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Days of hitting the gym with a fitness tracker strapped on your wrist or clipped to your shorts could soon be over.
A company called Sensilk is taking fitness tracking to a new level by including sensors in your workout clothes — for starters, a sports bra.
“The technology is already out there, but it’s not embedded into the garments,” said fashion consultant Ashley Tyler, a designer for Sensilk, which soft launched its smart sports bra a few weeks ago. “And it’s not soft, it’s not supple, it’s not easy.”
The new Flight Tech Sports Bra “just feels like you’re in a regular bra,” she said.
Sensilk is still testing its final product and Tyler is experimenting with a few other fabrics that provide more stretch, she said, but shoppers can preorder the bra now for $140. That’s a lot more expensive than your average sports bra, but when you factor in the price of a Fitbit or Jawbone, it’s not so ridiculous.
Sensors built into the bra sync to wearer’s smartphones and track heart rate, calories burned, duration, distance, days since the user’s last workout and more.
“We analyze all this information and give the woman a fitness goal and she or her trainer get to see the progress over time,” Sensilk CEO Donald Yang told TODAY.com.
“We definitely see a strong need for a lot of women who don’t have much time, but they need to take care of themselves and stay healthy and fit, and they want real-time feedback,” he added.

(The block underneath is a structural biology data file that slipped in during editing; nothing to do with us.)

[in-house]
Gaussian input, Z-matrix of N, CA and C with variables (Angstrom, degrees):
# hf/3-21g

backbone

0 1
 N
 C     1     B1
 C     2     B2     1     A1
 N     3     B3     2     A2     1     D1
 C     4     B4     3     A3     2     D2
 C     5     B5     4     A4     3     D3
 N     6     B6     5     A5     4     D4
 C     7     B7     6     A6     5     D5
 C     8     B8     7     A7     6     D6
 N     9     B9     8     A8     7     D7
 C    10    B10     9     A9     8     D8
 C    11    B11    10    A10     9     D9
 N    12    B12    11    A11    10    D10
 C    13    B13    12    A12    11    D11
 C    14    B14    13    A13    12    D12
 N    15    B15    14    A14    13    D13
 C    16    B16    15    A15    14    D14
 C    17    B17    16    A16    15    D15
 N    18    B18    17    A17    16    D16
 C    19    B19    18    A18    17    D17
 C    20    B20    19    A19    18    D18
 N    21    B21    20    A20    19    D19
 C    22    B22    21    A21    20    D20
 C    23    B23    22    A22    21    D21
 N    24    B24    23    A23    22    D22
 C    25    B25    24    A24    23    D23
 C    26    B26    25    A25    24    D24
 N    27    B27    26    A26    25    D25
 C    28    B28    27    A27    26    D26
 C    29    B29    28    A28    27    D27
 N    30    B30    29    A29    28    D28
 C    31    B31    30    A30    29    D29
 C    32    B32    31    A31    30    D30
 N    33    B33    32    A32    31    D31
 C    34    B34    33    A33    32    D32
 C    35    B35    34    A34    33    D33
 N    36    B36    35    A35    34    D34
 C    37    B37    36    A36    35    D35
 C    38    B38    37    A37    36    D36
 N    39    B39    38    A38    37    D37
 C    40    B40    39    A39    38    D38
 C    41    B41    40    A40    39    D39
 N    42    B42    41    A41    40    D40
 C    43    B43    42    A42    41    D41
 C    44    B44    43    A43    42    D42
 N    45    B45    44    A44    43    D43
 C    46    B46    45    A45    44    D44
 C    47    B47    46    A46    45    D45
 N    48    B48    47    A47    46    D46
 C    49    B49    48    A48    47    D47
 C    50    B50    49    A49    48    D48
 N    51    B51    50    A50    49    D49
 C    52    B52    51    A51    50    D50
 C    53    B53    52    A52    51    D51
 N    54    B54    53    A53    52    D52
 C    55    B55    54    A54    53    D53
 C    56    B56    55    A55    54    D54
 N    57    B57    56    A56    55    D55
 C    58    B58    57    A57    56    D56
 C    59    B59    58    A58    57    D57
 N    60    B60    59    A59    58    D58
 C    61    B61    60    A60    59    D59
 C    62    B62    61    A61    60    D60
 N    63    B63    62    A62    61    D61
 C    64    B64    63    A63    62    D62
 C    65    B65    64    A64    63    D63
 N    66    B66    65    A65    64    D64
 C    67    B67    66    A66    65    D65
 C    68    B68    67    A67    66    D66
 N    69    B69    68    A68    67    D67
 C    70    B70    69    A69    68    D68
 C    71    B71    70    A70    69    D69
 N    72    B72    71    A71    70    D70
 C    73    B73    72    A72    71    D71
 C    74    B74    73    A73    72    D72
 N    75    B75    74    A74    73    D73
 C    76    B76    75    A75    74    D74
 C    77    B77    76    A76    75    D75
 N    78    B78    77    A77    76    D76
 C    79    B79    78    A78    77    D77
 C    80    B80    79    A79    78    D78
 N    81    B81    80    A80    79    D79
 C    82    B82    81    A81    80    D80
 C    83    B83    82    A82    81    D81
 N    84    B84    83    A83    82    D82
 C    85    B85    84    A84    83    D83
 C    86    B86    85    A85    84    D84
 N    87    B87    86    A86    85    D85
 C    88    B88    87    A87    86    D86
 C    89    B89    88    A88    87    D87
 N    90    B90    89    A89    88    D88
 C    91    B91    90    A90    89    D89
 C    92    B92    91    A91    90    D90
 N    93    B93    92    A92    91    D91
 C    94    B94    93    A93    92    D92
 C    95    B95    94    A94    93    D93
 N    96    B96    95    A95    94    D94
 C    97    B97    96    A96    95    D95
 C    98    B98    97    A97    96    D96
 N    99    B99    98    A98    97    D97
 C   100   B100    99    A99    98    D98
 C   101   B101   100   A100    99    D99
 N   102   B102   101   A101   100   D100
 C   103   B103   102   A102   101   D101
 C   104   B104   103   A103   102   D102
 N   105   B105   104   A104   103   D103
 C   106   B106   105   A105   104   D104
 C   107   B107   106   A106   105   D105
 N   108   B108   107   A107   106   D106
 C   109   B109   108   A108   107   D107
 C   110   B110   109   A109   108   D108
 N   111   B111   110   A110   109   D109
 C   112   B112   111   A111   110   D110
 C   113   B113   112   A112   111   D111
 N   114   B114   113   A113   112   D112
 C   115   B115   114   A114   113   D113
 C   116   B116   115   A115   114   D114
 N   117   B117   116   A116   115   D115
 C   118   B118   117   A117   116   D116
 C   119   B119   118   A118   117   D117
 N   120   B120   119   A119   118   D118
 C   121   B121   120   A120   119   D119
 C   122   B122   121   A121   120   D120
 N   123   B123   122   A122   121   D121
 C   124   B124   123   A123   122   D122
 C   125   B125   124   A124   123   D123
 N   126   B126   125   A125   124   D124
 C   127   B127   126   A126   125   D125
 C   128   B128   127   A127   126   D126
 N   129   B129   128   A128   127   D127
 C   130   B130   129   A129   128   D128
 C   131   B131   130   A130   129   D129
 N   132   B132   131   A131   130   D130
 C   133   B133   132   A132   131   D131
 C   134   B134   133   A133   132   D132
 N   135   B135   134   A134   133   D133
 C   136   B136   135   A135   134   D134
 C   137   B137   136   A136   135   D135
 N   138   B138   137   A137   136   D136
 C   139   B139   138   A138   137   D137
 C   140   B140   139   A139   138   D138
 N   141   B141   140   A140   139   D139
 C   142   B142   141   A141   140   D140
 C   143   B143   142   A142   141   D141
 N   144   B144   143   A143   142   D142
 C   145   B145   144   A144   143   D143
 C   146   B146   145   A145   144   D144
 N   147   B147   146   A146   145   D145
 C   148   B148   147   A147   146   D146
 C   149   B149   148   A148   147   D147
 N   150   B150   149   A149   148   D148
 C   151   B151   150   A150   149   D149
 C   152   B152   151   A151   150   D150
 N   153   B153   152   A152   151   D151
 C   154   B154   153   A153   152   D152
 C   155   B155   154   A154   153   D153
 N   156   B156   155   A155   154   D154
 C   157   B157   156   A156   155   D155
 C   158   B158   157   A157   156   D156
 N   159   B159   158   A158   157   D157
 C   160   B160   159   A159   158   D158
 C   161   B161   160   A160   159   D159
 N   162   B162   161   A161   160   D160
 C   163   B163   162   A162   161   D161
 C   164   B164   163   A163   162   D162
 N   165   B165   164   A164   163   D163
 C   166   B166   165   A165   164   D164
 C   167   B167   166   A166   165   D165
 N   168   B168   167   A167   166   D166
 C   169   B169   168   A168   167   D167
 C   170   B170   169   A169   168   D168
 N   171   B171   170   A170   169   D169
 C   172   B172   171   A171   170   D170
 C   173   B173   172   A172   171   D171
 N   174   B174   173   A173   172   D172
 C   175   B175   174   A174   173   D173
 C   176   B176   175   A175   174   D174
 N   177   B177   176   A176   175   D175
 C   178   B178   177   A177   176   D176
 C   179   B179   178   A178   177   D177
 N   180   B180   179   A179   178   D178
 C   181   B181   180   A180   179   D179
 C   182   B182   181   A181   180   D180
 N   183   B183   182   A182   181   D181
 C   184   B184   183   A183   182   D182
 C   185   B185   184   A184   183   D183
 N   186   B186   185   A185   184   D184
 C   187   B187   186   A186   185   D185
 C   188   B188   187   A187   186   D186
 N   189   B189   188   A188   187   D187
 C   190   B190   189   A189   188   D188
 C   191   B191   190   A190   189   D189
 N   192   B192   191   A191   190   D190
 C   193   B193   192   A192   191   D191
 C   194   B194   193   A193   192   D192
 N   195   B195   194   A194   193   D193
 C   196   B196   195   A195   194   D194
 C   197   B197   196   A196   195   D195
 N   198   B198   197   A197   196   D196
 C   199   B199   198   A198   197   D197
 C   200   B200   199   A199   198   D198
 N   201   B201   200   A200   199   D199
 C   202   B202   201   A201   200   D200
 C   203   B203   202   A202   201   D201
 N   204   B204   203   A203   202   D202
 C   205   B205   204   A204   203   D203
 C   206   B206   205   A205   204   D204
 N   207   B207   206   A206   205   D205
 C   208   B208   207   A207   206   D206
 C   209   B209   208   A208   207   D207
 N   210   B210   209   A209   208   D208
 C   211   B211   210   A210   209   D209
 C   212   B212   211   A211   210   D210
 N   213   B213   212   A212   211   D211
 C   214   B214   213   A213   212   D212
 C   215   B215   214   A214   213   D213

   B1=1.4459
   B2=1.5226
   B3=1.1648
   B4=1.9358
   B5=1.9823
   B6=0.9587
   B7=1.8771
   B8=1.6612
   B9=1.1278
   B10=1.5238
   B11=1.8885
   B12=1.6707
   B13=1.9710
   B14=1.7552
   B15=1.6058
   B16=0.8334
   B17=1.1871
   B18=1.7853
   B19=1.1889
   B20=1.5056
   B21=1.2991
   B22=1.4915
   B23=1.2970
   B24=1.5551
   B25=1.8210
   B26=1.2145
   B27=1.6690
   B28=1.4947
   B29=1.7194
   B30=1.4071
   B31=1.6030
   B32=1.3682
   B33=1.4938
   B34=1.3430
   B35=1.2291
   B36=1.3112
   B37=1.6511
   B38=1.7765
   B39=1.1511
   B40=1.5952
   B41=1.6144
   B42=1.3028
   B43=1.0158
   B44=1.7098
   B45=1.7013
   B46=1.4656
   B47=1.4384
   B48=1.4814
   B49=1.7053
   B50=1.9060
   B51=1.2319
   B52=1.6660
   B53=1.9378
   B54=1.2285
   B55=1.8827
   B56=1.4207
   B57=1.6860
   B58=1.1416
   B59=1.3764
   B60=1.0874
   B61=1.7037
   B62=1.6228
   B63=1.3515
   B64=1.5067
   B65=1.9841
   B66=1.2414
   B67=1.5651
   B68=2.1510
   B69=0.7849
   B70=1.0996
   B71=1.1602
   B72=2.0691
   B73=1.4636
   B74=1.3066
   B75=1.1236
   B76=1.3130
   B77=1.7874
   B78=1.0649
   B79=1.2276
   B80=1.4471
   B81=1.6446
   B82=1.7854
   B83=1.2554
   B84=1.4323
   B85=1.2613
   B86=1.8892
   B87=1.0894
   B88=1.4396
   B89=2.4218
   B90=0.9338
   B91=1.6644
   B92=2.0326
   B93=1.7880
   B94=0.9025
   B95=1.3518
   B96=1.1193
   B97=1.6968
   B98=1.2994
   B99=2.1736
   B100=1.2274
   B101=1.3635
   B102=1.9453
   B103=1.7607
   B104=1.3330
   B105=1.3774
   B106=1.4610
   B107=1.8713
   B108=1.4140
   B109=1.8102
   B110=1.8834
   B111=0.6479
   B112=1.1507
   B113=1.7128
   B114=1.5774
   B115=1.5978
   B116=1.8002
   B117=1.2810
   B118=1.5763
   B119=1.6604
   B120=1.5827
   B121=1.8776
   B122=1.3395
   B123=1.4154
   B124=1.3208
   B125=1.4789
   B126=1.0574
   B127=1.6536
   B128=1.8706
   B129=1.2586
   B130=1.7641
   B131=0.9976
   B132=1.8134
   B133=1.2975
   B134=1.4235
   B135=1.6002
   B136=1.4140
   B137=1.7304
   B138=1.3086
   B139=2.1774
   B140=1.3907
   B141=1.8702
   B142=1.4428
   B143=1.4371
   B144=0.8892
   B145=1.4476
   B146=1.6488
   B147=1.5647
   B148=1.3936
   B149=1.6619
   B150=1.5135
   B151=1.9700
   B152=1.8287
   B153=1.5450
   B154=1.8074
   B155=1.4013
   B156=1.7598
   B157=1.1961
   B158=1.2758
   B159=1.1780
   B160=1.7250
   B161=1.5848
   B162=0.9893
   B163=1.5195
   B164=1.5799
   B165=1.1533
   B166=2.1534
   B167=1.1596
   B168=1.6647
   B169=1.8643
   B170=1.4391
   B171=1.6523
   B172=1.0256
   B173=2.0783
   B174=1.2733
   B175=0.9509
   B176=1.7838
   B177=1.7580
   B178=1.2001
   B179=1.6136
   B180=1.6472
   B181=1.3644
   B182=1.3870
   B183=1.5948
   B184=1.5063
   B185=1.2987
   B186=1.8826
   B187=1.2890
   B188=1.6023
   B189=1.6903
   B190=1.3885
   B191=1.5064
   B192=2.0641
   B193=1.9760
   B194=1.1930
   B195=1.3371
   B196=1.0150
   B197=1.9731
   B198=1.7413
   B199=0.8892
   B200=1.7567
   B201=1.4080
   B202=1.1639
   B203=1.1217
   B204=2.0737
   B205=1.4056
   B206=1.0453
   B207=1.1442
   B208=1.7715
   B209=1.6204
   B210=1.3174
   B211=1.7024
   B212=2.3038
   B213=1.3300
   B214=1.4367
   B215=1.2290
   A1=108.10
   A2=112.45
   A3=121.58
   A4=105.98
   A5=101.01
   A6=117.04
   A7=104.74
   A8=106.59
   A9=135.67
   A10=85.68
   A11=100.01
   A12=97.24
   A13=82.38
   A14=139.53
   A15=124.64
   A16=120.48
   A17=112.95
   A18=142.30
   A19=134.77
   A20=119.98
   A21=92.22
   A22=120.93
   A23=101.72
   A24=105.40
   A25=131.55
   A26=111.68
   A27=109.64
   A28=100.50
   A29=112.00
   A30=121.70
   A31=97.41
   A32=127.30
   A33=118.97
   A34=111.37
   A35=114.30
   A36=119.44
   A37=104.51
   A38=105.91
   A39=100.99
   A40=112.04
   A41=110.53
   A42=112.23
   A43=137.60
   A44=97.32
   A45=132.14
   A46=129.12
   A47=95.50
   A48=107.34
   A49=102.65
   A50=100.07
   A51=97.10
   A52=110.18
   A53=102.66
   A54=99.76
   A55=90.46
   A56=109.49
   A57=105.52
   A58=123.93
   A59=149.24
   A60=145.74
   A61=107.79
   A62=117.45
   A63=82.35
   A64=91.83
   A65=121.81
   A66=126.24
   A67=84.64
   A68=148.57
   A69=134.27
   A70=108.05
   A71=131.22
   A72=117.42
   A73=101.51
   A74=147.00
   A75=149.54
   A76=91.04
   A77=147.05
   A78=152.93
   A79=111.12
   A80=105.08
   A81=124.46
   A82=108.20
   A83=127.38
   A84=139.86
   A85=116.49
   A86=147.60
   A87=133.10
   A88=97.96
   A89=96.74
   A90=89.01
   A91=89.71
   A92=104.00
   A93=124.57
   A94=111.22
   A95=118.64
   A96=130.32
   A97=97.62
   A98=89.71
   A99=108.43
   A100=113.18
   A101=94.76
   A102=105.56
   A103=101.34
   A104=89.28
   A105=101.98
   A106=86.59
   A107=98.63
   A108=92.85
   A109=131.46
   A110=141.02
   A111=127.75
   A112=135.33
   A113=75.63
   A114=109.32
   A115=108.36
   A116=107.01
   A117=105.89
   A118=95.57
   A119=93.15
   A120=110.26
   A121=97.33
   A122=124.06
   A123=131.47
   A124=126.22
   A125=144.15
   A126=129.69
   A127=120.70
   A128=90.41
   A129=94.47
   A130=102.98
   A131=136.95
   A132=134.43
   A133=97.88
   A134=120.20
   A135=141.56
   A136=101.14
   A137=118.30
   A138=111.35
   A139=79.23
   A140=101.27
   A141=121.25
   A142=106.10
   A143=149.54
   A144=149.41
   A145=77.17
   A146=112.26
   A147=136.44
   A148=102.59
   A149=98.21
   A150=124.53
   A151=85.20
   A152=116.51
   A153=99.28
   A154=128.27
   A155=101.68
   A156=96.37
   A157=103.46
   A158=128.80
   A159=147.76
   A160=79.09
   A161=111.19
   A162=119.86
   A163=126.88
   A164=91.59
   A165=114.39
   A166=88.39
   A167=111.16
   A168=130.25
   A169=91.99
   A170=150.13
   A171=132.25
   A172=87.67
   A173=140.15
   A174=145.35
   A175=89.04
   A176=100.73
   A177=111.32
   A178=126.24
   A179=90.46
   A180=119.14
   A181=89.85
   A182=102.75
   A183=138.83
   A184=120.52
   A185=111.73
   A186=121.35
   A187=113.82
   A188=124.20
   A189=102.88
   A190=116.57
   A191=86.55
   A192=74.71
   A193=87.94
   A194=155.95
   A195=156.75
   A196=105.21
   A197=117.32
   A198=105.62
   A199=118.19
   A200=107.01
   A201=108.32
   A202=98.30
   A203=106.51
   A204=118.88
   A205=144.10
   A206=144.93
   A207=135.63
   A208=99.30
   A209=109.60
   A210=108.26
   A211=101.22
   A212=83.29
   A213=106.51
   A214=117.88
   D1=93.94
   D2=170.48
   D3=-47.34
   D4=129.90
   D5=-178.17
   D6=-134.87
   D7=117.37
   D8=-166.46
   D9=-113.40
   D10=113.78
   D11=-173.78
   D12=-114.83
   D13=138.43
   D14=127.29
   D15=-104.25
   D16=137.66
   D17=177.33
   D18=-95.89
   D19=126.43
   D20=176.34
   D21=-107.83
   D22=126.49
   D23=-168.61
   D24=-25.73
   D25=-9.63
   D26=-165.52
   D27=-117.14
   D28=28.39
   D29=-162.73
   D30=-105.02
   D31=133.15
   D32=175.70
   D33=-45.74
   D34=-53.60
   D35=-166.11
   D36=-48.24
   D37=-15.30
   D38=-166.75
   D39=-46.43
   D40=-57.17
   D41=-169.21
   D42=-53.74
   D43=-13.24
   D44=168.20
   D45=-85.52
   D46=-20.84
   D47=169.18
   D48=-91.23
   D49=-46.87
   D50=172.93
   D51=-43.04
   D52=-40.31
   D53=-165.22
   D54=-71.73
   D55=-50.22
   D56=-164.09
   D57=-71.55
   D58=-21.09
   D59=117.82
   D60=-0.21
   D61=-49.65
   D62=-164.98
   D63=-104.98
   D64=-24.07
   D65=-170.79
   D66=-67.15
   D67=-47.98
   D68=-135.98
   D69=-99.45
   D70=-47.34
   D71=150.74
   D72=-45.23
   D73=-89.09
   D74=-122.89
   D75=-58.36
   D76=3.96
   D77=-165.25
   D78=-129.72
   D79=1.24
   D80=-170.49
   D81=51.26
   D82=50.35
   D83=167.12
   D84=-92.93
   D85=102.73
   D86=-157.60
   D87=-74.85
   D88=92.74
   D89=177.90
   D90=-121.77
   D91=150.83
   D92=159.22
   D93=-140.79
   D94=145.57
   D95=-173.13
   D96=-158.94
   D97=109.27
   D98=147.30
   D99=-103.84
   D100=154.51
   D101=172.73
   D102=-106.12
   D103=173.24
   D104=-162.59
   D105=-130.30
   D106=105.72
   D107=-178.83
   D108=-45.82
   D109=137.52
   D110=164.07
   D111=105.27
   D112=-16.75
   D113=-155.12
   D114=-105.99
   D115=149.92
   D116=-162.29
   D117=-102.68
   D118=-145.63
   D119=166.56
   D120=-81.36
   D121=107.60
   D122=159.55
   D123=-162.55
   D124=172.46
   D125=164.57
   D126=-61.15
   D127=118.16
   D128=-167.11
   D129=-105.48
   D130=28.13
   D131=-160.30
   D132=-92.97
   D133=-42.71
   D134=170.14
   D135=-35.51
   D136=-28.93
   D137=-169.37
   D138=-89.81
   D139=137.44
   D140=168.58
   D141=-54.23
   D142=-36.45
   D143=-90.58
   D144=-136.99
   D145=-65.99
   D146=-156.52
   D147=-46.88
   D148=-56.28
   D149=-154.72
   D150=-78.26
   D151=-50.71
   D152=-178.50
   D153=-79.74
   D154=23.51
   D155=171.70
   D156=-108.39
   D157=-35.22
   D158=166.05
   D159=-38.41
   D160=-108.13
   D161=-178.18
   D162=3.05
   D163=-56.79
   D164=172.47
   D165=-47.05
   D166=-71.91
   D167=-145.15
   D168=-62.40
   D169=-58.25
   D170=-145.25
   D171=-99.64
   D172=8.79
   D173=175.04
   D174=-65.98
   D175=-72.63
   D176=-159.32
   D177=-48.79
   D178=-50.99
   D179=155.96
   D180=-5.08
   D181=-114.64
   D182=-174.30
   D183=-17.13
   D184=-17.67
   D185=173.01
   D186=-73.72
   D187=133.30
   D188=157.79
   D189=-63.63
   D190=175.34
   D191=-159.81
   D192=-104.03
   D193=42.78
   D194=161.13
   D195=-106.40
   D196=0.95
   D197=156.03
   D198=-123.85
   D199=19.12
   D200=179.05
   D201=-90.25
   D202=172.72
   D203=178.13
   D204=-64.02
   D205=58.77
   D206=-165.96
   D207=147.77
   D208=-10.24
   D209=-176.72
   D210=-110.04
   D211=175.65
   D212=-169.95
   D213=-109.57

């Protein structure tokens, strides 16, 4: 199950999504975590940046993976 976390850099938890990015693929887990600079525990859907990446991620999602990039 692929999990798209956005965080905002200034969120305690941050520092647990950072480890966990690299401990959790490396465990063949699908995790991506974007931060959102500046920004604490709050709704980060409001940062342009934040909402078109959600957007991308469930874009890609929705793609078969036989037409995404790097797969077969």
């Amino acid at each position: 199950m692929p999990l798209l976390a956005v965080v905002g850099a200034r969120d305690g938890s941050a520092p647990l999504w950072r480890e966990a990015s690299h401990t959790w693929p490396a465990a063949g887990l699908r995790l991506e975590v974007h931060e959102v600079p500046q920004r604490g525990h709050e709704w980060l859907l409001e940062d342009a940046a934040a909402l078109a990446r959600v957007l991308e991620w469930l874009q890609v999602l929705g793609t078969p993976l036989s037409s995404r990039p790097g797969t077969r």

But there’s a catch: Your smartphone has to be within Bluetooth reach of the bra for the sensors to work, meaning you might be able to ditch your fitness watch but you’ll still need to take your iPhone along for a run if you want to track your activity.
Tyler said that’s something she’d like to fix in the future, but “there’s just no way around that right now.”
Yang said the company is also producing a men’s workout shirt with sensors.
The Flight Tech Sports Bra, which is expected to officially launch by the end of June, isn’t the first of its kind. A handful of companies have launched their own version, including Victoria’s Secret.
While smart clothes just might be the future of the fitness industry, not everyone is convinced they’ll catch on.
“There are certainly many companies investing in this sort of technology,” retail analyst Liz Dunn told TODAY.com, citing brands such as Ralph Lauren, which has partnered with OMSignal, a company that develops biometric smartwear.
“One of the core challenges wearables companies are facing is finding unobtrusive ways to monitor consumer activity,” she said. “This is driving the move to incorporate the technology into apparel. But consumer feedback so far has been mixed. The key will be to find ways to incorporate monitoring that do not limit the functionality of the garments. Also, increasingly it will be about integration with the most popular apps, and less about the monitoring device.”